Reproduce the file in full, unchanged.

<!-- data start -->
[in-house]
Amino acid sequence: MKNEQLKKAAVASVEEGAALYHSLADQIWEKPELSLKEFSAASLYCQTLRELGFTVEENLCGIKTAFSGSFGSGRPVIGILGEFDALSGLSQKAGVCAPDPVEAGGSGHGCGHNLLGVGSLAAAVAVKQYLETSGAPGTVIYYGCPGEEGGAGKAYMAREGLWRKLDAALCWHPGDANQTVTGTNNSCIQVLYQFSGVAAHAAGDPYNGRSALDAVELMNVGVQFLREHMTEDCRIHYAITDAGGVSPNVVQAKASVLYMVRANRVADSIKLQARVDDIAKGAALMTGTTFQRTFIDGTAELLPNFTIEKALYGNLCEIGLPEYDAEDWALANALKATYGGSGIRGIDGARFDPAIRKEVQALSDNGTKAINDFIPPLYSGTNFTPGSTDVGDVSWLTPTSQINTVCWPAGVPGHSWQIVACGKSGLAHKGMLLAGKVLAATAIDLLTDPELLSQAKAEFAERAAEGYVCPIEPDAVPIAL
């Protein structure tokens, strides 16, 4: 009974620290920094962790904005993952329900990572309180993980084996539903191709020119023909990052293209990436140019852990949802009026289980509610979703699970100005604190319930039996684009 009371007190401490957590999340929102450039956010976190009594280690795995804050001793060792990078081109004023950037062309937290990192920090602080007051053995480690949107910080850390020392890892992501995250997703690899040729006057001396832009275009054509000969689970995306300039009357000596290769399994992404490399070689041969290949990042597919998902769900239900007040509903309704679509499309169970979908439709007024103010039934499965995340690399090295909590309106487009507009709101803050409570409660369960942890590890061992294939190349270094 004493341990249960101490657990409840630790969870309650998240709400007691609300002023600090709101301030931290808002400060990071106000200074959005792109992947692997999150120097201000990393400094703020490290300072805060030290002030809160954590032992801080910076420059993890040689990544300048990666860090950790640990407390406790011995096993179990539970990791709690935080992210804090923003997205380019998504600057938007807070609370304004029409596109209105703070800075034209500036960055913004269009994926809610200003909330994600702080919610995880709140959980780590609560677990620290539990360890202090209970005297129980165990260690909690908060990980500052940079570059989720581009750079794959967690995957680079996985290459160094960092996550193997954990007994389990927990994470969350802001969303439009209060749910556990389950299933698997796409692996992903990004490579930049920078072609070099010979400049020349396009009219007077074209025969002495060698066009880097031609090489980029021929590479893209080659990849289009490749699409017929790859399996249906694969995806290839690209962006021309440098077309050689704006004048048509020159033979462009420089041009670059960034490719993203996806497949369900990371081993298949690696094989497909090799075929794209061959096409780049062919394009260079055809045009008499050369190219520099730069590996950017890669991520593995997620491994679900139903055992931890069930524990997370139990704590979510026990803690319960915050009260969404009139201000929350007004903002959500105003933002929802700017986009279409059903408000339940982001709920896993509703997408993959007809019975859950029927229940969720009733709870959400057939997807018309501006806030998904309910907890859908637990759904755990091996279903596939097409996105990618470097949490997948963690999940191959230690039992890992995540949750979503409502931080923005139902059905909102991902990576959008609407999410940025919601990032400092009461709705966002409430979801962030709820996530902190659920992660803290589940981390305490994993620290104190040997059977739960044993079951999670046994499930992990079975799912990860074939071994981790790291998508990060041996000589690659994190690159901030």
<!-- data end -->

[in-house]
Amino acid sequence: MKNEQLKKAAVASVEEGAALYHSLADQIWEKPELSLKEFSAASLYCQTLRELGFTVEENLCGIKTAFSGSFGSGRPVIGILGEFDALSGLSQKAGVCAPDPVEAGGSGHGCGHNLLGVGSLAAAVAVKQYLETSGAPGTVIYYGCPGEEGGAGKAYMAREGLWRKLDAALCWHPGDANQTVTGTNNSCIQVLYQFSGVAAHAAGDPYNGRSALDAVELMNVGVQFLREHMTEDCRIHYAITDAGGVSPNVVQAKASVLYMVRANRVADSIKLQARVDDIAKGAALMTGTTFQRTFIDGTAELLPNFTIEKALYGNLCEIGLPEYDAEDWALANALKATYGGSGIRGIDGARFDPAIRKEVQALSDNGTKAINDFIPPLYSGTNFTPGSTDVGDVSWLTPTSQINTVCWPAGVPGHSWQIVACGKSGLAHKGMLLAGKVLAATAIDLLTDPELLSQAKAEFAERAAEGYVCPIEPDAVPIAL
């Protein structure tokens, strides 16, 4: 009974620290920094962790904005993952329900990572309180993980084996539903191709020119023909990052293209990436140019852990949802009026289980509610979703699970100005604190319930039996684009 009371007190401490957590999340929102450039956010976190009594280690795995804050001793060792990078081109004023950037062309937290990192920090602080007051053995480690949107910080850390020392890892992501995250997703690899040729006057001396832009275009054509000969689970995306300039009357000596290769399994992404490399070689041969290949990042597919998902769900239900007040509903309704679509499309169970979908439709007024103010039934499965995340690399090295909590309106487009507009709101803050409570409660369960942890590890061992294939190349270094 004493341990249960101490657990409840630790969870309650998240709400007691609300002023600090709101301030931290808002400060990071106000200074959005792109992947692997999150120097201000990393400094703020490290300072805060030290002030809160954590032992801080910076420059993890040689990544300048990666860090950790640990407390406790011995096993179990539970990791709690935080992210804090923003997205380019998504600057938007807070609370304004029409596109209105703070800075034209500036960055913004269009994926809610200003909330994600702080919610995880709140959980780590609560677990620290539990360890202090209970005297129980165990260690909690908060990980500052940079570059989720581009750079794959967690995957680079996985290459160094960092996550193997954990007994389990927990994470969350802001969303439009209060749910556990389950299933698997796409692996992903990004490579930049920078072609070099010979400049020349396009009219007077074209025969002495060698066009880097031609090489980029021929590479893209080659990849289009490749699409017929790859399996249906694969995806290839690209962006021309440098077309050689704006004048048509020159033979462009420089041009670059960034490719993203996806497949369900990371081993298949690696094989497909090799075929794209061959096409780049062919394009260079055809045009008499050369190219520099730069590996950017890669991520593995997620491994679900139903055992931890069930524990997370139990704590979510026990803690319960915050009260969404009139201000929350007004903002959500105003933002929802700017986009279409059903408000339940982001709920896993509703997408993959007809019975859950029927229940969720009733709870959400057939997807018309501006806030998904309910907890859908637990759904755990091996279903596939097409996105990618470097949490997948963690999940191959230690039992890992995540949750979503409502931080923005139902059905909102991902990576959008609407999410940025919601990032400092009461709705966002409430979801962030709820996530902190659920992660803290589940981390305490994993620290104190040997059977739960044993079951999670046994499930992990079975799912990860074939071994981790790291998508990060041996000589690659994190690159901030």